Tuesday, November 1, 2011

Paying for the back-end; research is only the beginning of the cost

Let’s be realistic: new ideas are too expensive.

The research part is only the tip of the iceberg.

After years of meticulous research, you must publish; this is enormously expensive. Manuscript publication may include various opaque “first-copy costs” and indexing costs, as well as back end costs associated with sustaining an editorial staff and infrastructure at many thousands of peer-reviewed journals. These costs come either via the direct cost for publishing your manuscript or for purchasing licenses to view other published manuscripts for citation in your paper. You may also have to pay for translation to English or from English to other languages. You might purchase a subscription to an individual journal so you can offer a copy of your published manuscript to your mom and dad!

In addition to publishing your research in a journal, you will also try to present your research at a reputable conference, where you’ll be able to share with, and learn from, other experts in your field. In this case, you’ll be paying for airfare, housing, and transportation. You might even pay to submit your abstract to that conference for consideration! However, you will certainly pay to print a glossy 35”x55” poster to help your peers visually understand your research, unless you plan to be maligned for a lack of professionalism and credibility. There will be additional registration fees for attending the conference to hear selected research presentations. You will probably purchase a few drinks of KY bourbon to make these mounting costs easier to rationalize.

Succinctly: if you can’t afford to reference old journal articles, you can’t publish new manuscripts. If you can’t afford to support journal infrastructure, you can’t disseminate new ideas. If you don’t attend conferences, you aren’t part of the discussion. There is no good alternative to this process.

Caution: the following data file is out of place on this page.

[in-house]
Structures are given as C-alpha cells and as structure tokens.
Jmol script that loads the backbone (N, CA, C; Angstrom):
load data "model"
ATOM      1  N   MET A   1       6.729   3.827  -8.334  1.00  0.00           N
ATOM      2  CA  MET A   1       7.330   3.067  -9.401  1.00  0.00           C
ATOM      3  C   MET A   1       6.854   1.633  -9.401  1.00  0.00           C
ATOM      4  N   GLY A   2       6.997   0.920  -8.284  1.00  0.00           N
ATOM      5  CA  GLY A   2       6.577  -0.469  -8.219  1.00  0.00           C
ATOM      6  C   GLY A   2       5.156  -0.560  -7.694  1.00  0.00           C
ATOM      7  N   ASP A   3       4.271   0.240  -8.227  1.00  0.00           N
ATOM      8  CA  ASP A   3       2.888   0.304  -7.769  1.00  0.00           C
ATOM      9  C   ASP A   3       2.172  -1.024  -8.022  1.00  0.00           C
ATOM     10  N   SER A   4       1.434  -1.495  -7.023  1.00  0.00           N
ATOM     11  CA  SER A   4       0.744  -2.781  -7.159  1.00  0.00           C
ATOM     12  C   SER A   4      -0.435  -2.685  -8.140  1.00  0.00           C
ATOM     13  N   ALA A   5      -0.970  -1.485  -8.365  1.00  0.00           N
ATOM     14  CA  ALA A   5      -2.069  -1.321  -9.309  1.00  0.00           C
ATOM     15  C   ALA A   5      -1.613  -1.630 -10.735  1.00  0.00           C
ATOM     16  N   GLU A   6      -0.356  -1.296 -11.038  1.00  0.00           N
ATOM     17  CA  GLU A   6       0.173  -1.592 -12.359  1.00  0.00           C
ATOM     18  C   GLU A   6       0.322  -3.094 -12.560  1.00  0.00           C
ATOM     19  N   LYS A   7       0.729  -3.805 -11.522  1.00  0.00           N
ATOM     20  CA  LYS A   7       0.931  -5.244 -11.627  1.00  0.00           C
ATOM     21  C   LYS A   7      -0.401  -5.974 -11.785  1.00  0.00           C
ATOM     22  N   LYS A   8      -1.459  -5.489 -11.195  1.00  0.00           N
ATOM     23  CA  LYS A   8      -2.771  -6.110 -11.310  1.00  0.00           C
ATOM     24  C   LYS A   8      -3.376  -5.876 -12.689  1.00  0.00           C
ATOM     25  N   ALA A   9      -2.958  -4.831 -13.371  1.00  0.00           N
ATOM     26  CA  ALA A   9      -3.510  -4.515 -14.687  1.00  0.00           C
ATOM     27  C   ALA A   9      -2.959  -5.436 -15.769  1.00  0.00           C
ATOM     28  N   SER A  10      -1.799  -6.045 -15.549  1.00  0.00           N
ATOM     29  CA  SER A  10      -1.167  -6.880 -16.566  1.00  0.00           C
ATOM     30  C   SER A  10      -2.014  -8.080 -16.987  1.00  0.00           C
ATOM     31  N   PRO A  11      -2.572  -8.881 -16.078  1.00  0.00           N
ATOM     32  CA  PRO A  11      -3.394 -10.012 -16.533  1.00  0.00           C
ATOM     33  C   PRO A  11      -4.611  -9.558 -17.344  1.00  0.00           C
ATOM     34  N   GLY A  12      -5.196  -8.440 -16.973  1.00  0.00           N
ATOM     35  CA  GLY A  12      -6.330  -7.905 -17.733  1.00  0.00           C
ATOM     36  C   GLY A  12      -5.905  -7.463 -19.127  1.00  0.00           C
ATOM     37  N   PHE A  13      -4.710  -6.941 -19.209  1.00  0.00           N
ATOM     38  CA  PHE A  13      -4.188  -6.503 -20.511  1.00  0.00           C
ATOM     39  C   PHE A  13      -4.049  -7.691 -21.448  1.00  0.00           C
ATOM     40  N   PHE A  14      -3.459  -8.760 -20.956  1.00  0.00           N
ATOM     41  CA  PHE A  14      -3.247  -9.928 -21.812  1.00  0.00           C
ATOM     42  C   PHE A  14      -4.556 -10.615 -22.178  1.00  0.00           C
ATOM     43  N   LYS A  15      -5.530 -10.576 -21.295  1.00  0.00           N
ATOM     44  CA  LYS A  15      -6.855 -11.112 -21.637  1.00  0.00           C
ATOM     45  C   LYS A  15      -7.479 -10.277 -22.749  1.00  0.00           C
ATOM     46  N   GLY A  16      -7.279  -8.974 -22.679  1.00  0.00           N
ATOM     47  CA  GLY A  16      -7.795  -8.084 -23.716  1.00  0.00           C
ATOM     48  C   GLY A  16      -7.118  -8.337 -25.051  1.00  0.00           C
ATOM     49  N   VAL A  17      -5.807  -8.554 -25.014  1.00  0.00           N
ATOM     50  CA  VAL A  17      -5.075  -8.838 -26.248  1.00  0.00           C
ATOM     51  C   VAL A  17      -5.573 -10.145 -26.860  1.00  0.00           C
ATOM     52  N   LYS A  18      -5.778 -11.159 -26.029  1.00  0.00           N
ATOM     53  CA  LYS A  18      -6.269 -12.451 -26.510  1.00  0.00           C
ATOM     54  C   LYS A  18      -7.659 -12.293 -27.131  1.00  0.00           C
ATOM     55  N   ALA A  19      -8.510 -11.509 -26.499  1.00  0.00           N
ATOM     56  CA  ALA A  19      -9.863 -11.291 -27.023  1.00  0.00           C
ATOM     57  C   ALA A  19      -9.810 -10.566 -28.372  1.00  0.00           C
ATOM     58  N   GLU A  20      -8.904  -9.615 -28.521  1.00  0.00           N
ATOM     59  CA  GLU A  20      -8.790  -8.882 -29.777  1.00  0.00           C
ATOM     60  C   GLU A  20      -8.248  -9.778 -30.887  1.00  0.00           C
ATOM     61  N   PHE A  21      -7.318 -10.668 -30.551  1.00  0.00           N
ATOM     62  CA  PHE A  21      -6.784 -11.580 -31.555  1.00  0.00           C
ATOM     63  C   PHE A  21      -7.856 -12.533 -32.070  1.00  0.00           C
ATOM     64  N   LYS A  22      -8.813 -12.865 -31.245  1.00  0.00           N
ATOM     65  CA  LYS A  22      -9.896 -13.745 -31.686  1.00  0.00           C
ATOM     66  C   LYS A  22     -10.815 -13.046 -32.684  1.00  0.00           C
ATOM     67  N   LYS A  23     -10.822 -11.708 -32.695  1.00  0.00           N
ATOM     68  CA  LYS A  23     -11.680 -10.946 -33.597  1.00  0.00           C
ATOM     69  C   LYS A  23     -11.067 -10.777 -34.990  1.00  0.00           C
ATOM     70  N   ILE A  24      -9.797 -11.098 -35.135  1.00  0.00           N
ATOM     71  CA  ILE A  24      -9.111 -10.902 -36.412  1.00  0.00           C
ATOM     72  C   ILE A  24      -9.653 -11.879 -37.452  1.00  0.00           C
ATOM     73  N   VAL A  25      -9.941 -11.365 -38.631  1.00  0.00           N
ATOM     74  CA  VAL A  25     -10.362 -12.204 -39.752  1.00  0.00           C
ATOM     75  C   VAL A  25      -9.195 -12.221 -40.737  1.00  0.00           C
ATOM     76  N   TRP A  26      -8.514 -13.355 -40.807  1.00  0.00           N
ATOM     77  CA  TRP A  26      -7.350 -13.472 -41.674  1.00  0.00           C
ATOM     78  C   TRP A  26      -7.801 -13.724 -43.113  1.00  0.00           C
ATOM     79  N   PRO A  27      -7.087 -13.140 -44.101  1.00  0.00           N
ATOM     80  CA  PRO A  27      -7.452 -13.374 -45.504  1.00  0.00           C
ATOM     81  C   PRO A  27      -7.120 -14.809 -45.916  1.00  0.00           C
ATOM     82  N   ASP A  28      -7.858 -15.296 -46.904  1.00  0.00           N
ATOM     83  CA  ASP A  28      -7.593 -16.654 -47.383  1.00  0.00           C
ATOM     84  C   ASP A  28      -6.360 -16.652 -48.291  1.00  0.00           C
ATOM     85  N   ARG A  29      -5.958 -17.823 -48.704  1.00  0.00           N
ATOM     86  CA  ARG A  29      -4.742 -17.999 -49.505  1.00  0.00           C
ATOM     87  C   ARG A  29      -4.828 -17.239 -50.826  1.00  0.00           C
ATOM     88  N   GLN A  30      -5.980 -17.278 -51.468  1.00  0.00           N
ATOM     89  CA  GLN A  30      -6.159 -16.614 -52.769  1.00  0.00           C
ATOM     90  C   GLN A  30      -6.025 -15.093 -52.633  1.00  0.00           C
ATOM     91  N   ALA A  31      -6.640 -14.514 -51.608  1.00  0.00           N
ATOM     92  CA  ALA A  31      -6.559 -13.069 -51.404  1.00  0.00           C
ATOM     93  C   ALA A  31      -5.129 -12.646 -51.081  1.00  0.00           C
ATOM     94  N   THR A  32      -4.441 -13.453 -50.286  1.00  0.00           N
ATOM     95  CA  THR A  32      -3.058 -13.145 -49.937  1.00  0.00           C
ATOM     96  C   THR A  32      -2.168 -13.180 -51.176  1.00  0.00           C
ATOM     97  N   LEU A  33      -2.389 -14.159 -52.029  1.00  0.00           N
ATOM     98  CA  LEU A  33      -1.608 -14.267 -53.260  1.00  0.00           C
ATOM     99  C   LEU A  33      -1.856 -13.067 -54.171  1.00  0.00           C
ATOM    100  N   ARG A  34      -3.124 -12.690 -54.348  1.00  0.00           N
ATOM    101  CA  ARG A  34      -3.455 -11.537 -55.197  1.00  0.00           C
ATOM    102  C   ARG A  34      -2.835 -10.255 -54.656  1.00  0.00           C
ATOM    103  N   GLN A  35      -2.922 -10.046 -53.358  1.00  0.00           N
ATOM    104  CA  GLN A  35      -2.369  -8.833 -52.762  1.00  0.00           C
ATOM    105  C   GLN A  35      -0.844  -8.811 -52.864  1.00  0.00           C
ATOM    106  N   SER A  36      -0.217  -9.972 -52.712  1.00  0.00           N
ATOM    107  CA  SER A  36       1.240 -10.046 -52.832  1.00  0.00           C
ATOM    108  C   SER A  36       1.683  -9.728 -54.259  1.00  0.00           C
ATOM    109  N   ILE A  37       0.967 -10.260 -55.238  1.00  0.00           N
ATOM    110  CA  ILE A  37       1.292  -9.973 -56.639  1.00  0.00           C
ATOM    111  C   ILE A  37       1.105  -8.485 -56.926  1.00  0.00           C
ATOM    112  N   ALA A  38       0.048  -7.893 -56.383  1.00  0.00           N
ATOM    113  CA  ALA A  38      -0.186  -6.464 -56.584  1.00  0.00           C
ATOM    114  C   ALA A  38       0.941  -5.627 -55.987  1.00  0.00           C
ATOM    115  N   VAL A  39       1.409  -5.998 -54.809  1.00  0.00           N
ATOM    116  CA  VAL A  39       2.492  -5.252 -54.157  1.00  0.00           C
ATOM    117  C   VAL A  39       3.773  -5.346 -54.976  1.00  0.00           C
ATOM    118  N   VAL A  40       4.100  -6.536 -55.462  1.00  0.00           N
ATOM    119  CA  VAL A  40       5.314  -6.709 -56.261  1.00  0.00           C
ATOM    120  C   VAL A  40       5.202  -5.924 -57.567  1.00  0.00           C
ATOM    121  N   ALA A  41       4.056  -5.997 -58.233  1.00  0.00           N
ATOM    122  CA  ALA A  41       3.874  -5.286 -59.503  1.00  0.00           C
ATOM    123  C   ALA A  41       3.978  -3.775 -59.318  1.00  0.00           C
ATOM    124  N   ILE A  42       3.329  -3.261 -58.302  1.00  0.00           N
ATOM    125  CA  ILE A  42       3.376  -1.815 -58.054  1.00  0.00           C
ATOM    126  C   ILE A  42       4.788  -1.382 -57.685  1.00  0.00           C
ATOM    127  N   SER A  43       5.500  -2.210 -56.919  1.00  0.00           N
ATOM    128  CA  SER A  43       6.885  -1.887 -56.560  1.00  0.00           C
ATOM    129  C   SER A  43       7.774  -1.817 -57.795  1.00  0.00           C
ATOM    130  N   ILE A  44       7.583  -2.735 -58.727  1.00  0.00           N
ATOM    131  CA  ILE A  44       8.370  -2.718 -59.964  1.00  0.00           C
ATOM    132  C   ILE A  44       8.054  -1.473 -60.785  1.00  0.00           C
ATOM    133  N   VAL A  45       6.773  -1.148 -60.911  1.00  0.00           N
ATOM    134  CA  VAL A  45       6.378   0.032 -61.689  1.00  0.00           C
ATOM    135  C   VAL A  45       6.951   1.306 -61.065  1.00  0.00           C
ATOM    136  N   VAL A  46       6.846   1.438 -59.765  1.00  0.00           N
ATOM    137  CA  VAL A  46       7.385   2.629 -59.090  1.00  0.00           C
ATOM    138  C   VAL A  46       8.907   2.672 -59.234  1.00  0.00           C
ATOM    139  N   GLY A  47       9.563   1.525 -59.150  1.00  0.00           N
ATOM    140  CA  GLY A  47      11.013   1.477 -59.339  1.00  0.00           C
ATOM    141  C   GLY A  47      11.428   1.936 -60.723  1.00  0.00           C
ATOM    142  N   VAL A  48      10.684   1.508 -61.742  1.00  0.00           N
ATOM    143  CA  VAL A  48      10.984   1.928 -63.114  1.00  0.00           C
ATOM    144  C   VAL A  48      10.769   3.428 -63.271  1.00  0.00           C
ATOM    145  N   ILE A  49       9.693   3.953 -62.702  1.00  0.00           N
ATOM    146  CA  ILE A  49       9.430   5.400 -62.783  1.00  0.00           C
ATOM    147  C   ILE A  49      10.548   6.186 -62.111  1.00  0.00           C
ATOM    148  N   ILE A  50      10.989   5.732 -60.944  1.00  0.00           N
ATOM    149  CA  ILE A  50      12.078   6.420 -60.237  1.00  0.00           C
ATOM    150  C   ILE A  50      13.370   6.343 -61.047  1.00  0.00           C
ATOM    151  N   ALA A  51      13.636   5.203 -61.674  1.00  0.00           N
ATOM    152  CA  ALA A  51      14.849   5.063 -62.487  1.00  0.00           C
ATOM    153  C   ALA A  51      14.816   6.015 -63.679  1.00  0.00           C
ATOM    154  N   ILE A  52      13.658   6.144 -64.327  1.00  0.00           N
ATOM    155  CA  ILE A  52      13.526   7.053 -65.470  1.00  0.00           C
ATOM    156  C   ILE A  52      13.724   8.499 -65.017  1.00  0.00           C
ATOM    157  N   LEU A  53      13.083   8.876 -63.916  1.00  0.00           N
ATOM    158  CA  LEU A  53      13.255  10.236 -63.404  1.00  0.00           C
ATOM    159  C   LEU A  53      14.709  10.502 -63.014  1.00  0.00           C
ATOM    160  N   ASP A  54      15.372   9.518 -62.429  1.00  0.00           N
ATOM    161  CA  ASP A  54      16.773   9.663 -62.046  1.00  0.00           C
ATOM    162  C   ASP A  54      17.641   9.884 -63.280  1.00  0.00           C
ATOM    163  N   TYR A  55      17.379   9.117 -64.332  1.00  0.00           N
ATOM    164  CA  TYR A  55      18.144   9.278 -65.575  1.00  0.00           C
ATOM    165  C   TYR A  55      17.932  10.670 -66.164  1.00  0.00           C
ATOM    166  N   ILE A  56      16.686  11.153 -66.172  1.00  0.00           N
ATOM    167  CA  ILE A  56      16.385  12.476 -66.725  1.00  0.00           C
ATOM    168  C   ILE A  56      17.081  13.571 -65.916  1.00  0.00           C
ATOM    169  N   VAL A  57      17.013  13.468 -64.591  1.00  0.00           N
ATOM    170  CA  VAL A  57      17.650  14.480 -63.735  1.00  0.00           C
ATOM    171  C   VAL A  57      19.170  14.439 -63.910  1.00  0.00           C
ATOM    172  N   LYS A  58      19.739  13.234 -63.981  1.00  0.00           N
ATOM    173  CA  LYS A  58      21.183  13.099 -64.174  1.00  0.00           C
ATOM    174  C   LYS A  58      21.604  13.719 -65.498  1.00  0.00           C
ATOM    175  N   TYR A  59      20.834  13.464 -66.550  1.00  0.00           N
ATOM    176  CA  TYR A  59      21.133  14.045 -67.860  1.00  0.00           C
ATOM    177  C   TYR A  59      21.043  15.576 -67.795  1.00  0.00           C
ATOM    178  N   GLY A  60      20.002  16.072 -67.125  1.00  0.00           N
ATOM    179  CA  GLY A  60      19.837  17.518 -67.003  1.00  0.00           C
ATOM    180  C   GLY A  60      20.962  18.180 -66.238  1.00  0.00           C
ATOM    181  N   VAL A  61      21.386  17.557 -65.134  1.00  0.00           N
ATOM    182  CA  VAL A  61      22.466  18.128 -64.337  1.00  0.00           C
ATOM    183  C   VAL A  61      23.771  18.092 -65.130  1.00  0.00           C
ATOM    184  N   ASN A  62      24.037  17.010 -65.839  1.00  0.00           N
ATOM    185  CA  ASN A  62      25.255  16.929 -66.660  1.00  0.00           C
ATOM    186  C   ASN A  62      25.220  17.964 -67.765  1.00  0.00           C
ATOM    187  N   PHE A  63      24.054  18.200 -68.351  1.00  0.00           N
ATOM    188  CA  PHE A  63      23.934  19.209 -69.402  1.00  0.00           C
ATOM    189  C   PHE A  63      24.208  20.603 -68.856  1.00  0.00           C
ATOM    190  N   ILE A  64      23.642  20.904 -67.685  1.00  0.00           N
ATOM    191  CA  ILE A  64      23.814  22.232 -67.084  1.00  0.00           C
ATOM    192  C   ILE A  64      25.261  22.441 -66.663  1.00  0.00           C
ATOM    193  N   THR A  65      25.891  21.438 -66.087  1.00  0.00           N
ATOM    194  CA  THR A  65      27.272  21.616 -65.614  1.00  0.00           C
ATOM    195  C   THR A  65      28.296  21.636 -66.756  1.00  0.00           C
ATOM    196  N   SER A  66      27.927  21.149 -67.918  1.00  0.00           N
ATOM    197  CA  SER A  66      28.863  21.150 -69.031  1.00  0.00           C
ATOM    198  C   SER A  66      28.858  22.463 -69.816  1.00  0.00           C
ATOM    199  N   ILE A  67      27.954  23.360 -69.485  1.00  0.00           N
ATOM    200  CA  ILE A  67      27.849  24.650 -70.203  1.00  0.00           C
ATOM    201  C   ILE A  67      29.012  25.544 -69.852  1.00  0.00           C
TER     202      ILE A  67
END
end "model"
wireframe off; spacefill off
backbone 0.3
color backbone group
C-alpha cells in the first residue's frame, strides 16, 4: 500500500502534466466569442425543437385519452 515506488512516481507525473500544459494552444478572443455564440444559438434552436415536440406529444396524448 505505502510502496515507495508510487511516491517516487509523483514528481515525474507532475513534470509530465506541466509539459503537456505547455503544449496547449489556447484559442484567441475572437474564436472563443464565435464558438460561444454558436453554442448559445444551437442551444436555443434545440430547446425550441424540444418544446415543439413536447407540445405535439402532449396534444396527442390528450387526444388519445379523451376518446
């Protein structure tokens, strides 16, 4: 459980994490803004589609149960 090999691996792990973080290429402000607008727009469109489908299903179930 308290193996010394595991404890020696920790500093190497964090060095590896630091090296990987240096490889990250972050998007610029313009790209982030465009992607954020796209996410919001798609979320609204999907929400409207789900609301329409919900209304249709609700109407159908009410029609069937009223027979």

For every chunk of new information you create, you’ll move through this process once. If you’re good, these costs will be paid many, many times throughout your career.

Where does the money go? Who is making sure this money is spent effectively?

How much should it cost to share an important new idea with the world?

It’s easy to blame journals, conferences, airlines, etc. for these costs. They are prohibitively expensive, elitist in their assurance that only researchers with financial backing are taken seriously, conservative in their support of the status quo over progressive science. Unfortunately, researchers are responsible for sustaining these exorbitant costs, too.

Scientists participate in a system that both requires and rewards dutiful, enduring payment of these costs. They are systemic, rationalized, and accepted, in that they are accounted for in research and development costs. Ultimately, they are anticipated by principal investigators at universities, in industrial settings, and at government laboratories. Thriving within this system is a major piece of achieving recognition as a scientist, securing research grants and a laboratory, and reaching tenure. Spending money to disseminate information in this way is part of being able to continue doing great science.

There is nothing sinister on either side; the system demands payment then rewards participation.

It is a monopoly.

At OSK, we believe all parties involved are doing the best they can to discover great things with as little waste, in as much haste, as the system allows. Despite the tradition that is this process, however, there are probably cheaper ways to do it.

We’d like to see more accountability across the board. We believe discussion about the merits of other information systems must emerge, allowing the community to identify the best ways to innovate. For a brief moment in human history, we believe both publishers and researchers should be held up to scrutiny to justify these exorbitant costs, to identify to best way to move forward with science.

The result of reducing/eliminating unnecessary back-end research costs will be fewer barriers to entry into research, less money wasted on infrastructure and bureaucracy, a greater breadth of big ideas, and higher quality science. Cutting these costs will ultimately require a concerted effort by publishers/conference facilitators and researchers.

(The above hyperlinks were the first examples I found illustrating these very typical publishing costs – no harm is meant to individual entities therein)

1 comment:

  1. Particularly grievous in this money-making scheme is how NIH grants (and other government-sponsored grants) can be used for publication costs. In this instance, public funds may be diverted to publishers. This is an acquiescence to the current system that has become inexorably, exorbitantly expensive to researchers without the appropriate backing. If I may be so droll, who would imagine the government backing bureaucracy?


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